That's all true, and still not relevant. Just because some maps don't care does not mean the topic is not important; does not mean distinguishing between ellipsoidal and spherical is pointlessly pedantic or highly misleading; does not mean an image of an oblate spheroid "has nothing to do with" the real shape of the earth. I agree Earth#Shape ought to start with the fact that a sphere approximates the shape of the earth closely... but on the other hand, everyone already knows that, so who's pointlessly pedantic here? Strebe (talk) 00:23, 4 March 2016 (UTC)
I think most maps -- not just some -- need no ellipsoidal complication. Take school maps, for example. In truth, the earth is not even ellipsoidal, but more deformed -- but not so exaggerated as often conveyed to the layperson, e.g., [3]. I think we can reasonably say it's only for geodesists and surveyors that ellipsoidal earth matter. For most everyone else -- geographers, meteorologists, aviation folks -- spherical earth suffices. fgnievinski (talk) 00:53, 4 March 2016 (UTC)
No. It matters to everyone, in that the products and services depending on precise mensuration of the earth matter to everyone. As for “not ellipsoidal”, that’s the truly pointless observation. •Obviously• there are mountains and seas and trenches. None of that detracts from the fact that mean sea level deviates from an ellipsoid by less than a hundred meters anywhere on earth. It’s the simplest regular shape that describes the earth’s surface with high accuracy. I’m rather done discussing whether or not that’s “important for most people”. It’s important. Nobody advocates emphasizing how spherical the earth is not. The question is whether the articles are balanced. Strebe (talk) 03:00, 4 March 2016 (UTC)
No, it doesn't matter to everyone, in that the products and services depending on precise mensuration of the earth do not matter to everyone. Most people only take a glance at maps, don't ever measure distances or areas or azimuths. As for “not ellipsoidal”, that’s the truly essential observation, in that you should not insist that the earth is actually an ellipsoid. In order of increasing accuracy, it's a sphere, a spheroid, the geoid, then the topographical/bathymetric relief. Which one is best? That depends on the application, if you're interested in horizontal positions only or vertical positions too, etc. You can't say "[The ellipsoid] It’s the simplest regular shape that describes the earth’s surface with high accuracy", but you could say "The spheroid is the simplest shape that describes the earth’s surface with 100-m accuracy" as well as "The sphere is the simplest shape that describes the earth’s surface with 0.3% accuracy." fgnievinski (talk) 16:55, 4 March 2016 (UTC)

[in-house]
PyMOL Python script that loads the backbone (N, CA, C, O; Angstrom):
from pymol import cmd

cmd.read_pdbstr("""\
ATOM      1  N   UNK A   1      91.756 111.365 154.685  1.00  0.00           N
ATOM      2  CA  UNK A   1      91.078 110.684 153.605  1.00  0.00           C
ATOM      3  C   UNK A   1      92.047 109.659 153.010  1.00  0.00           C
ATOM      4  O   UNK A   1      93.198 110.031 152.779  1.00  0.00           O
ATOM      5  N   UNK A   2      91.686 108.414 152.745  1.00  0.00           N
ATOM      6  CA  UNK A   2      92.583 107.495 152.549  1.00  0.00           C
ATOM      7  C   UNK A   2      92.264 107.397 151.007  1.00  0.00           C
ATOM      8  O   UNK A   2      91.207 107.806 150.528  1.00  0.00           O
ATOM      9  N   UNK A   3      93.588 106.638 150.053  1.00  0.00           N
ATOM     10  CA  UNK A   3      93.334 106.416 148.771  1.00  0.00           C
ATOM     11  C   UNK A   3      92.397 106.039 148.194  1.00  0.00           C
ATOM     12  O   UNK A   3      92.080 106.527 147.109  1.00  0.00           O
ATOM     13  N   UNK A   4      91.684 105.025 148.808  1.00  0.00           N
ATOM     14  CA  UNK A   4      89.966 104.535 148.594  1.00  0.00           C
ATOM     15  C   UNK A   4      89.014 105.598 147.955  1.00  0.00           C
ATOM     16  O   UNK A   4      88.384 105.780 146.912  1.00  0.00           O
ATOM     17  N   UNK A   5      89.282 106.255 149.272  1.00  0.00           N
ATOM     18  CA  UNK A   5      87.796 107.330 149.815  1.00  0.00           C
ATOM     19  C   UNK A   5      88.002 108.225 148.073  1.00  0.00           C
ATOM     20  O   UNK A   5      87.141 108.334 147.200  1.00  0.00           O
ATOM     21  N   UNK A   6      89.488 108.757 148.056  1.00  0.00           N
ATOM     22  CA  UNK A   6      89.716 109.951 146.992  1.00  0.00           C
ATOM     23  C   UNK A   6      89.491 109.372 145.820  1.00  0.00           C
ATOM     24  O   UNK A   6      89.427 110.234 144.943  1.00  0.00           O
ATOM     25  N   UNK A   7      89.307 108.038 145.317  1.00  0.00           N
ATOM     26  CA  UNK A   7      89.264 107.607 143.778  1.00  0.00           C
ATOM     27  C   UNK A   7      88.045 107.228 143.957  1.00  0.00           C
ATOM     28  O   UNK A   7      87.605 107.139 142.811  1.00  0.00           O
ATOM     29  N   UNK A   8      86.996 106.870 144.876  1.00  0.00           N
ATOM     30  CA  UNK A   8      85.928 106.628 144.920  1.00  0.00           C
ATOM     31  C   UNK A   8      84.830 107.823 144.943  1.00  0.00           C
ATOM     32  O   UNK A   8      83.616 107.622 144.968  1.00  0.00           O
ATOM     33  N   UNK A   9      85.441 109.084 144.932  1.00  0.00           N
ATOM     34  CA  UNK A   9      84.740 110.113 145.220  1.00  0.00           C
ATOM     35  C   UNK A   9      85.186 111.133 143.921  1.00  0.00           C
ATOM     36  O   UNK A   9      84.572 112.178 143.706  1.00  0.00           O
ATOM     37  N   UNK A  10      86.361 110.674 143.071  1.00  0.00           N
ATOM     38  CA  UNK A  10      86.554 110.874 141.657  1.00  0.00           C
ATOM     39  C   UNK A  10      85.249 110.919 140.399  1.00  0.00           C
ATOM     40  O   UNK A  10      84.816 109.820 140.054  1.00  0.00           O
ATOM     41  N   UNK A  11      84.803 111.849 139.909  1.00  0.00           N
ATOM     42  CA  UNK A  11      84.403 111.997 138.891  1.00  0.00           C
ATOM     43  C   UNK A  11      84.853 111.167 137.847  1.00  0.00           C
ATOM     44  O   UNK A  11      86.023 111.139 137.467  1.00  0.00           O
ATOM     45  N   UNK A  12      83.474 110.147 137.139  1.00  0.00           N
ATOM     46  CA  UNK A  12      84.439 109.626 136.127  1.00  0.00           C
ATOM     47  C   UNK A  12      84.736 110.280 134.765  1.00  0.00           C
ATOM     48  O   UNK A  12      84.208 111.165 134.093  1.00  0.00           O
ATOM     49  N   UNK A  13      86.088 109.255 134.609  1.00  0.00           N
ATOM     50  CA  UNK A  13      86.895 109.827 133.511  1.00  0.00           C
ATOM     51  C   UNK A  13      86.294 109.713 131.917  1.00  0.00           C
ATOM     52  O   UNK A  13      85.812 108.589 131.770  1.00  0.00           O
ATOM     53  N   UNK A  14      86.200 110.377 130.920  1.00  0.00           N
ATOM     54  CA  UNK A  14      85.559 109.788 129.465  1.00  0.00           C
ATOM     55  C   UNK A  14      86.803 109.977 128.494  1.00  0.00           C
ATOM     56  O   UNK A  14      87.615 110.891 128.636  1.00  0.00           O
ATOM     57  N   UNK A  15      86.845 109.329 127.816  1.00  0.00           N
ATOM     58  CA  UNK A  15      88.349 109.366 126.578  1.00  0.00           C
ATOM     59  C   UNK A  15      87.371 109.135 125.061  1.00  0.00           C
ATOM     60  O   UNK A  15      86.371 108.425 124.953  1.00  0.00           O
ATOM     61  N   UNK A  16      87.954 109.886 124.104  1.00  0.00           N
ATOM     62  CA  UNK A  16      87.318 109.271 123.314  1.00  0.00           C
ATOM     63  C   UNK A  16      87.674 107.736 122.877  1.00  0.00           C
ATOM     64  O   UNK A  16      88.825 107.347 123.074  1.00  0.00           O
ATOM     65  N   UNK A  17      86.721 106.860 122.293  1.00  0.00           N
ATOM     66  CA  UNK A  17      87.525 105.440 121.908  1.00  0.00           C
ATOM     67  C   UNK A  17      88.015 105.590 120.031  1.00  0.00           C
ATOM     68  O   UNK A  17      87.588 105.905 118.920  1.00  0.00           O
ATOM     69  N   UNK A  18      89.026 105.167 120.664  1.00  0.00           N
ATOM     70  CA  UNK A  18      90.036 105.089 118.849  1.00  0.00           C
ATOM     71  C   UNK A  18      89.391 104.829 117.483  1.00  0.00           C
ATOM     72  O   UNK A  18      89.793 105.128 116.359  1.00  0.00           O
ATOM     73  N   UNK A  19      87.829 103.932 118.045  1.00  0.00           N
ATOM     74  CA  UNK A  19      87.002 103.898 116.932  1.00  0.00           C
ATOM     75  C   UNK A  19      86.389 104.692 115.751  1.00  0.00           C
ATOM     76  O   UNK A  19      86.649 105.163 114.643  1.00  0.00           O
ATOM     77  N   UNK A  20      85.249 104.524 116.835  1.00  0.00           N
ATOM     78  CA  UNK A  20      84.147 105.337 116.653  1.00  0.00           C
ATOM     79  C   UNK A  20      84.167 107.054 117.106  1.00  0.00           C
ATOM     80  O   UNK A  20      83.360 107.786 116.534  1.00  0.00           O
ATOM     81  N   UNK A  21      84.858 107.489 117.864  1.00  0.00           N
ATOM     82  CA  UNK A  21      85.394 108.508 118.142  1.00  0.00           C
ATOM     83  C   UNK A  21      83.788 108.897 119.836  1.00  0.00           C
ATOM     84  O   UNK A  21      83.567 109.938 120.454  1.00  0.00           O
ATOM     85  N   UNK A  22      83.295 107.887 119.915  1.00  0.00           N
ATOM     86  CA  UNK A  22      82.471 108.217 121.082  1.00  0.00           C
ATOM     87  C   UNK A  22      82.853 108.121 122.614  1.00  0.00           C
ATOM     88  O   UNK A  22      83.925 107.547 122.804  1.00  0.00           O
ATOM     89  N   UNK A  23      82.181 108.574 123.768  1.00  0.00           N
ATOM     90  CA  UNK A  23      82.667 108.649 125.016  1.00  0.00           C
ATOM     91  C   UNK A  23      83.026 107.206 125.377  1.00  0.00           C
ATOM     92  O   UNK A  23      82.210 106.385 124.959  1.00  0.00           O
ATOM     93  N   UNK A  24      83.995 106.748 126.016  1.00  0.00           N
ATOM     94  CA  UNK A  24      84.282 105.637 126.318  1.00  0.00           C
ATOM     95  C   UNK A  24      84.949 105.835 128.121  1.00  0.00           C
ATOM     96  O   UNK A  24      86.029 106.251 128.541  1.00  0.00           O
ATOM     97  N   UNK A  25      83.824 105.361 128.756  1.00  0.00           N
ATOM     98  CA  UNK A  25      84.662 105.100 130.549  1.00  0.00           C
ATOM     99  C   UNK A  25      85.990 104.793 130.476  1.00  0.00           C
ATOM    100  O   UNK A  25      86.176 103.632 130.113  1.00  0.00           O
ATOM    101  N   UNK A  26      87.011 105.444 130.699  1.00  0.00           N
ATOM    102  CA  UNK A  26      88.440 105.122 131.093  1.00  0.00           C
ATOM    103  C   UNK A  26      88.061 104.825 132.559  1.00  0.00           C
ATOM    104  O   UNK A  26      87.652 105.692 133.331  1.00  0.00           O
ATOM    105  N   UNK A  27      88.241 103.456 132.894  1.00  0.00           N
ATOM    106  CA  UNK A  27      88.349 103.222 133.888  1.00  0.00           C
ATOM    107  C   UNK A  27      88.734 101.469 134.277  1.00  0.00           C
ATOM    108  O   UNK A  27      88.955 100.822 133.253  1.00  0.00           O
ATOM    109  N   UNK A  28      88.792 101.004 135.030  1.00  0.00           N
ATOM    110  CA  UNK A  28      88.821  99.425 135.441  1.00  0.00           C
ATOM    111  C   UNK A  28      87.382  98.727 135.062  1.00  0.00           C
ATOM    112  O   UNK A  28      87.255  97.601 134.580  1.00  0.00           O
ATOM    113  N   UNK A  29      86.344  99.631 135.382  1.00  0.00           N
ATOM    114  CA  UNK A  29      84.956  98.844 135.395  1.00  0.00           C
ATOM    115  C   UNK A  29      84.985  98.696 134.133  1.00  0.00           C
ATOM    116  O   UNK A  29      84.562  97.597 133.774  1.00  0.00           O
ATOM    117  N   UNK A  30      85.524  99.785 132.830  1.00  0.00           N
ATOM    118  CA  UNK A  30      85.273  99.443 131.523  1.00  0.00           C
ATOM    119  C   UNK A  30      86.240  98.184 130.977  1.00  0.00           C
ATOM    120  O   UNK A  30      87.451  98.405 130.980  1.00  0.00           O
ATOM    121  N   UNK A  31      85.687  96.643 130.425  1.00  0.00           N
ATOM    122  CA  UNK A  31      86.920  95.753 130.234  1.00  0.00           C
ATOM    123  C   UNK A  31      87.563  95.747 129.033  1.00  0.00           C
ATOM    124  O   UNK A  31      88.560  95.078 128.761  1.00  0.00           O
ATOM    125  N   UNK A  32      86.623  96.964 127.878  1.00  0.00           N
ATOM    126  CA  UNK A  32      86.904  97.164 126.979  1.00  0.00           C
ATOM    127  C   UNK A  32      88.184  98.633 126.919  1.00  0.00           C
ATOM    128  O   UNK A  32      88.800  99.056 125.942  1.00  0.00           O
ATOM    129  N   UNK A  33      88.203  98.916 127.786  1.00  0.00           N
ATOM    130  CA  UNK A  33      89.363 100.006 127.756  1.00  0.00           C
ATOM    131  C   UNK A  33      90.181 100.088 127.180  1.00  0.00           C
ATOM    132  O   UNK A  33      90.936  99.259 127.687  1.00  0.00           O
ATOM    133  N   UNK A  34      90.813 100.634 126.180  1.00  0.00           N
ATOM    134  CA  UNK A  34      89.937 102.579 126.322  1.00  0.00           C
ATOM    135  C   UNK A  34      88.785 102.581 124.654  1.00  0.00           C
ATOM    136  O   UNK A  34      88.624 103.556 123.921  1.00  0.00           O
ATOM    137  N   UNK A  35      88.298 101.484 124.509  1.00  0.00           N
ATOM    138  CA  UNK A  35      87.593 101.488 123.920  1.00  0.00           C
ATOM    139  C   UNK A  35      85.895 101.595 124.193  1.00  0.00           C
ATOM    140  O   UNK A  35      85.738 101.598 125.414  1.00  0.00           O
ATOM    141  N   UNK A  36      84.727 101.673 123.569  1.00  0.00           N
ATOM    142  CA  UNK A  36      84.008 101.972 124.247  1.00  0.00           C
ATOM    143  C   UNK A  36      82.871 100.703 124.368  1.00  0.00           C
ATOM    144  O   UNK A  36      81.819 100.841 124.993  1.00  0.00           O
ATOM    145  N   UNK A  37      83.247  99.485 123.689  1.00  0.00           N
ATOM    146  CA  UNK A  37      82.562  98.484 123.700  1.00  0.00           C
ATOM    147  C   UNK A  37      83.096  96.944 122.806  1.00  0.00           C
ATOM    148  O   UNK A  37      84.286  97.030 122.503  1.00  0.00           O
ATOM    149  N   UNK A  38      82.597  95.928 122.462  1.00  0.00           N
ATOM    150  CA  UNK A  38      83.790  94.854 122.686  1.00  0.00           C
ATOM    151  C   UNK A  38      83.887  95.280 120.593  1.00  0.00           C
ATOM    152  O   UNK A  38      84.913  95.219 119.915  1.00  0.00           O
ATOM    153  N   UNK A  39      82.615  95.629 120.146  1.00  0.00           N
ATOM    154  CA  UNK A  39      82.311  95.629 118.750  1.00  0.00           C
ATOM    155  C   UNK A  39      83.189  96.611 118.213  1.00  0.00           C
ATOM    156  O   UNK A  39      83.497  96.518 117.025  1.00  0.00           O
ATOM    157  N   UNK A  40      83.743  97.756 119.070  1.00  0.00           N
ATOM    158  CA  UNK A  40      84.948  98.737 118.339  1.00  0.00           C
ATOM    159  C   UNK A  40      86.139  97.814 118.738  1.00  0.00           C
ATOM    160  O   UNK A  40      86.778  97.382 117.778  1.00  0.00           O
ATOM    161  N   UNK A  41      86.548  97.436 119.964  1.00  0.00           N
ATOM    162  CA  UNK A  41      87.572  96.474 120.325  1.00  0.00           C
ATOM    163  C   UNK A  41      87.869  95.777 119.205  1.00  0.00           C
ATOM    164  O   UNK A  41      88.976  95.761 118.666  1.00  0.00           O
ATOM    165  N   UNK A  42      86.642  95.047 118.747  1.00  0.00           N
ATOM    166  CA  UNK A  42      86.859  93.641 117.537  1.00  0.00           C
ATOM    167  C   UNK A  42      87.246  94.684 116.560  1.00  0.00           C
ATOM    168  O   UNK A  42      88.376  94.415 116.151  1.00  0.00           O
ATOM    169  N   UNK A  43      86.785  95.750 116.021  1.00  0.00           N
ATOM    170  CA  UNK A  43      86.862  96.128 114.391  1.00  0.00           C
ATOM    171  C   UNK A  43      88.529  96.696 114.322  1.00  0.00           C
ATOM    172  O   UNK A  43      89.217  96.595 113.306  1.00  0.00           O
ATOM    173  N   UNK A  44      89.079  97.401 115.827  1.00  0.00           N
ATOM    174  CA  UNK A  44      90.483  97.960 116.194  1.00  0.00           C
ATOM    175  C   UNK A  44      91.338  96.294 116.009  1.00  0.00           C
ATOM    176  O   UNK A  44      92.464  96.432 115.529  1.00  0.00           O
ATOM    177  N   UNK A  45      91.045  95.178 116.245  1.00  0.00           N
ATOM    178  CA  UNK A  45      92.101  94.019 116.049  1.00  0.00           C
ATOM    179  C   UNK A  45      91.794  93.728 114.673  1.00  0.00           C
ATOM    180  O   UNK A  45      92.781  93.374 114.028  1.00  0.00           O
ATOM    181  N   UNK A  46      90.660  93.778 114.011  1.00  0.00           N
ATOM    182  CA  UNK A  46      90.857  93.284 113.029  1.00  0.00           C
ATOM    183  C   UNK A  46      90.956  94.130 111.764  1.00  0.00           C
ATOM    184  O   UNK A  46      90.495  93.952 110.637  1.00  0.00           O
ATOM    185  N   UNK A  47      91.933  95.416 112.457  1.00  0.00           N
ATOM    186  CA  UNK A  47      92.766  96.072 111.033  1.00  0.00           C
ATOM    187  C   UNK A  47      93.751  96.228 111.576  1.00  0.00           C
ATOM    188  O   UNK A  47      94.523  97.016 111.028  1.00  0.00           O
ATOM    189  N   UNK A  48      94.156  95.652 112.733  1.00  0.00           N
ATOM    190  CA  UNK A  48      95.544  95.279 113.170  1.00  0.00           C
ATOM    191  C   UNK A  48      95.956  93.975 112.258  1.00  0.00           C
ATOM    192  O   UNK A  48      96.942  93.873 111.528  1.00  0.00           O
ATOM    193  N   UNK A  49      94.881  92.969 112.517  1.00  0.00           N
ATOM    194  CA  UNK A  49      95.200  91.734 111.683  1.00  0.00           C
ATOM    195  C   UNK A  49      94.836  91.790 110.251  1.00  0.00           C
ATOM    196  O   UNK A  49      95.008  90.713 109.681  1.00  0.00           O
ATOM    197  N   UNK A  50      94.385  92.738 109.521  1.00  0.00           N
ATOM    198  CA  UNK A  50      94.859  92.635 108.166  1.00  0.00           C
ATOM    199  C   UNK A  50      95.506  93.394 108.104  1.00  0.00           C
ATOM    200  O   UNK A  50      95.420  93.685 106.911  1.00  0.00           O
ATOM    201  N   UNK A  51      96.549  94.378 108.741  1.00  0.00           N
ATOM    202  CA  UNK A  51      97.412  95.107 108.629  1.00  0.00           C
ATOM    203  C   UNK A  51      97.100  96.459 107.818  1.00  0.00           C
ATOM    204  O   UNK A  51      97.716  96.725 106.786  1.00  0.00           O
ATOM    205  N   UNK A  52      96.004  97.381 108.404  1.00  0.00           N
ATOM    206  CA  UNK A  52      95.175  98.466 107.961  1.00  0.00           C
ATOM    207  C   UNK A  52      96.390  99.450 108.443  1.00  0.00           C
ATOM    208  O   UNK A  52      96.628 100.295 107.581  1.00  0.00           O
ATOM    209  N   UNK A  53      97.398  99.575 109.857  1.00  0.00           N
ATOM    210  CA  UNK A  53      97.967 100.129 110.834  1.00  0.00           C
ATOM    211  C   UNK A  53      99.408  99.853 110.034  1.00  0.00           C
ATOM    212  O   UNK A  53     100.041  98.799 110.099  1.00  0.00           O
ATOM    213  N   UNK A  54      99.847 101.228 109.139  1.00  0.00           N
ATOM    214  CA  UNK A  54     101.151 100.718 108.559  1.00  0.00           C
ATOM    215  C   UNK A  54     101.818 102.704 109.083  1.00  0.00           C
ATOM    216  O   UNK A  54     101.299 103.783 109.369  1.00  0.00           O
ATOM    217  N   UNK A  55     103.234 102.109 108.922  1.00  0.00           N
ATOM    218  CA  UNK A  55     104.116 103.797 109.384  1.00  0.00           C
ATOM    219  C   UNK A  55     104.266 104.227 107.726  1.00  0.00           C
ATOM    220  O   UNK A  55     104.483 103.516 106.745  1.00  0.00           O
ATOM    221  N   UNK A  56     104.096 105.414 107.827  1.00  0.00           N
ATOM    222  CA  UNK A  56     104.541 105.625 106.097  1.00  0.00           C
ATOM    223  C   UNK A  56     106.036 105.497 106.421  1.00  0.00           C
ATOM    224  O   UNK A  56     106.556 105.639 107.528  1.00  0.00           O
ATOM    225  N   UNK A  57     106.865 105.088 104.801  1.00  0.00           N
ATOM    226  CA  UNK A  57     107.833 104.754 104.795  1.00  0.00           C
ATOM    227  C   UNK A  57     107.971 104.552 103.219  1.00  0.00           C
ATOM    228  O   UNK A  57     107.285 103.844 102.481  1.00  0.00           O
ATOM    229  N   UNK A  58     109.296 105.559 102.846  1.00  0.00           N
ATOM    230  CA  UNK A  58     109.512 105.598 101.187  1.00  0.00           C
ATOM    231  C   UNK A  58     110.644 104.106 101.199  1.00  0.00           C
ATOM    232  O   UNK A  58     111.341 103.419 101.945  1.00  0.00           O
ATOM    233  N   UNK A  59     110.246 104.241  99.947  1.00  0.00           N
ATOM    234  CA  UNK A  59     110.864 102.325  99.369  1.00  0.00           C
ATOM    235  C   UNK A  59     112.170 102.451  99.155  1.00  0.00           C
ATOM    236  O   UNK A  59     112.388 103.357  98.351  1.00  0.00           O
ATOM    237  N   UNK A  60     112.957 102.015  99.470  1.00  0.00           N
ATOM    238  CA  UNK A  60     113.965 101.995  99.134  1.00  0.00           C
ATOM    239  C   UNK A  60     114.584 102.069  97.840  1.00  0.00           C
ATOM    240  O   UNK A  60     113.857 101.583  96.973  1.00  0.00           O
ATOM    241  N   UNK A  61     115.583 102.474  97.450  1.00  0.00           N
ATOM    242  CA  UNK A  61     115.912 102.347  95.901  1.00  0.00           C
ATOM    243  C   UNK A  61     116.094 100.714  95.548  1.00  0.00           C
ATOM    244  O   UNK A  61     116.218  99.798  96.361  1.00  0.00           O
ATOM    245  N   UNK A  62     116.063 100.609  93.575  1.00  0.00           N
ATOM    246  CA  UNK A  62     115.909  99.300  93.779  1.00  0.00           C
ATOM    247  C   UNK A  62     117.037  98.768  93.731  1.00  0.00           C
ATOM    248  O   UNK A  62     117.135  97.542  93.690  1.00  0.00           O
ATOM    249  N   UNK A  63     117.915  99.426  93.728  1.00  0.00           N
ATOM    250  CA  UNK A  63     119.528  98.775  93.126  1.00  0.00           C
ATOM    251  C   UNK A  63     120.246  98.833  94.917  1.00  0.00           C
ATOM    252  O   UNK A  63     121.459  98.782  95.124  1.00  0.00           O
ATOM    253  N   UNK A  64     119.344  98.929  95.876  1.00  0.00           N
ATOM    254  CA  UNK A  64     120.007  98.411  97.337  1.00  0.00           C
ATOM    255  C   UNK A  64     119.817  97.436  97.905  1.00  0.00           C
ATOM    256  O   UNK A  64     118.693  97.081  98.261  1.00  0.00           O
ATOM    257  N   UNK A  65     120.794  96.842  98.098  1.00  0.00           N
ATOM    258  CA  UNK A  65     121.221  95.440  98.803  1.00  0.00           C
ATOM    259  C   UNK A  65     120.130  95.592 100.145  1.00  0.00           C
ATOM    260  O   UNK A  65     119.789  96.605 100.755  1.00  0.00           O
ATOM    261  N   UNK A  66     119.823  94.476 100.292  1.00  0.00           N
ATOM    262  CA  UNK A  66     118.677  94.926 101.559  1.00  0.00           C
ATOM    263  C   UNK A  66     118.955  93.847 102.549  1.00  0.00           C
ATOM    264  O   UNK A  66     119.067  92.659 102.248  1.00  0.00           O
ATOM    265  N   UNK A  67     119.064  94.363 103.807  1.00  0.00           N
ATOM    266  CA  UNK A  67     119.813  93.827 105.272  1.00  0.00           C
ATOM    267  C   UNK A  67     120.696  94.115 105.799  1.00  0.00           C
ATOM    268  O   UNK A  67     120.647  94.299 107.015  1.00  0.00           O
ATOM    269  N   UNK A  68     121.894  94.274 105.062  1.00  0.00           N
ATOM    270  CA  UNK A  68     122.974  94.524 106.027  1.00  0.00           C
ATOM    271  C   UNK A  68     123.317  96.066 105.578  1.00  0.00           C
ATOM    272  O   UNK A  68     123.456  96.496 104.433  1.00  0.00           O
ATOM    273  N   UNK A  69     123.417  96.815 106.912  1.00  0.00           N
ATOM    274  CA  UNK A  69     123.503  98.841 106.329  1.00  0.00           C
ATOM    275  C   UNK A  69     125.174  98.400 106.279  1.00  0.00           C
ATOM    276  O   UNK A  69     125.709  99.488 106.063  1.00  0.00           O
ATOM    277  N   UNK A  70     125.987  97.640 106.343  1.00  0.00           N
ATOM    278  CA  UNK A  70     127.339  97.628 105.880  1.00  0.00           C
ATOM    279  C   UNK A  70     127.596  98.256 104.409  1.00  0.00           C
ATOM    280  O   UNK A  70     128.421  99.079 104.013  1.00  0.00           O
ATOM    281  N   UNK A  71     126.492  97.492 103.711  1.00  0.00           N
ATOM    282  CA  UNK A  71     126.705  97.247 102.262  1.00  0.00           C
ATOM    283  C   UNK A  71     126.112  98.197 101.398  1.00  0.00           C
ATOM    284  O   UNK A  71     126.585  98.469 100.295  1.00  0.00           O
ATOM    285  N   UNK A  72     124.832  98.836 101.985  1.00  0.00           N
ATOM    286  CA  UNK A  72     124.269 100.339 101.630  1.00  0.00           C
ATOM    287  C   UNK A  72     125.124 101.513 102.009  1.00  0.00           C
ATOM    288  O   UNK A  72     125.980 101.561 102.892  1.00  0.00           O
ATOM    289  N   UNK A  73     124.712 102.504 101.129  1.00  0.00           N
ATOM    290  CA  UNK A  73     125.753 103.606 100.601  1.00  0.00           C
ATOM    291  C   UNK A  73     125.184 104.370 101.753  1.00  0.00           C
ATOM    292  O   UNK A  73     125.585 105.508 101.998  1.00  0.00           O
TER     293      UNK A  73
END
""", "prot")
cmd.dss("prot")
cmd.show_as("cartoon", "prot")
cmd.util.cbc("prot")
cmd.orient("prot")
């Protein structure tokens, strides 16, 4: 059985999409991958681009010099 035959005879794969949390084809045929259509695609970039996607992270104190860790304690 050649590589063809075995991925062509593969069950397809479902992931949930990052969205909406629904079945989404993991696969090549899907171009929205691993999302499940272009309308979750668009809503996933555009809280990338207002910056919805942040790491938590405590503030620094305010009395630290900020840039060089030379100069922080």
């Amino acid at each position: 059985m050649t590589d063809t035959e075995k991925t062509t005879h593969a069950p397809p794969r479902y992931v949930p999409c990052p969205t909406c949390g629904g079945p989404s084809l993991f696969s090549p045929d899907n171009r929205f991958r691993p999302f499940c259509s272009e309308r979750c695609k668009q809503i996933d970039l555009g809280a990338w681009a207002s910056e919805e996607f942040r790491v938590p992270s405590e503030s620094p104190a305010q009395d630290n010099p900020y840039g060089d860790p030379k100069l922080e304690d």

Accurate property lines, airplanes that fly where they are supposed to (and using minimal fuel), GPS navigation, all matter to "most" people who are likely to read these pages. I think, at this point, you are arguing for the sake of arguing, and therefore I am done. The purpose of this page is how to improve the article, not to provide a forum for endless blathering. I stand by my assertion that the objections to characterizing the earth as ellipsoidal are hyperbolic. If you have edits to make, make them, and if those edits dilute the purpose of the pages, I will dispute them. Strebe (talk) 19:44, 4 March 2016 (UTC)
My perspective is that as a kid I "discovered" that the Earth was an oblate spheroid, then I found that actually it was more spherical than a ping pong ball. In most cases, saying that the Earth is not a sphere is excessively pedantic to be point of being misleading. These articles should be written for laypeople.--Jack Upland (talk) 01:18, 4 March 2016 (UTC)
It’s not “more spherical than a ping-pong ball”. Where did you get that notion? Meanwhile these articles are written for lay people. How many articles do you want whose purpose is to say, “The earth is a sphere?” The reason those articles exist is because the earth is not a sphere. Strebe (talk) 03:00, 4 March 2016 (UTC)
According to the article the deviation is only approximately 0.3%, and see the link about billiard balls above. I guess most ping pong balls have seams so they are noticeably less smooth than the Earth. Is there a factual here that is in dispute?--Jack Upland (talk) 04:35, 4 March 2016 (UTC)
Indeed, if you were to fit an ellipsoid (or rather, a spheroid) to a bunch of billiard balls -- estimate polar and equatorial semi-major axes from metrology measurements -- the flattening or eccentricity would be greater than the Earth's. Therefore, the Earth is more spherical than a brand-new billiard ball. Smoothness/roughness is a different property, as the finish might have small-scale random surface topography, although it doesn't affect the best-fitting ellipsoid. fgnievinski (talk) 16:55, 4 March 2016 (UTC)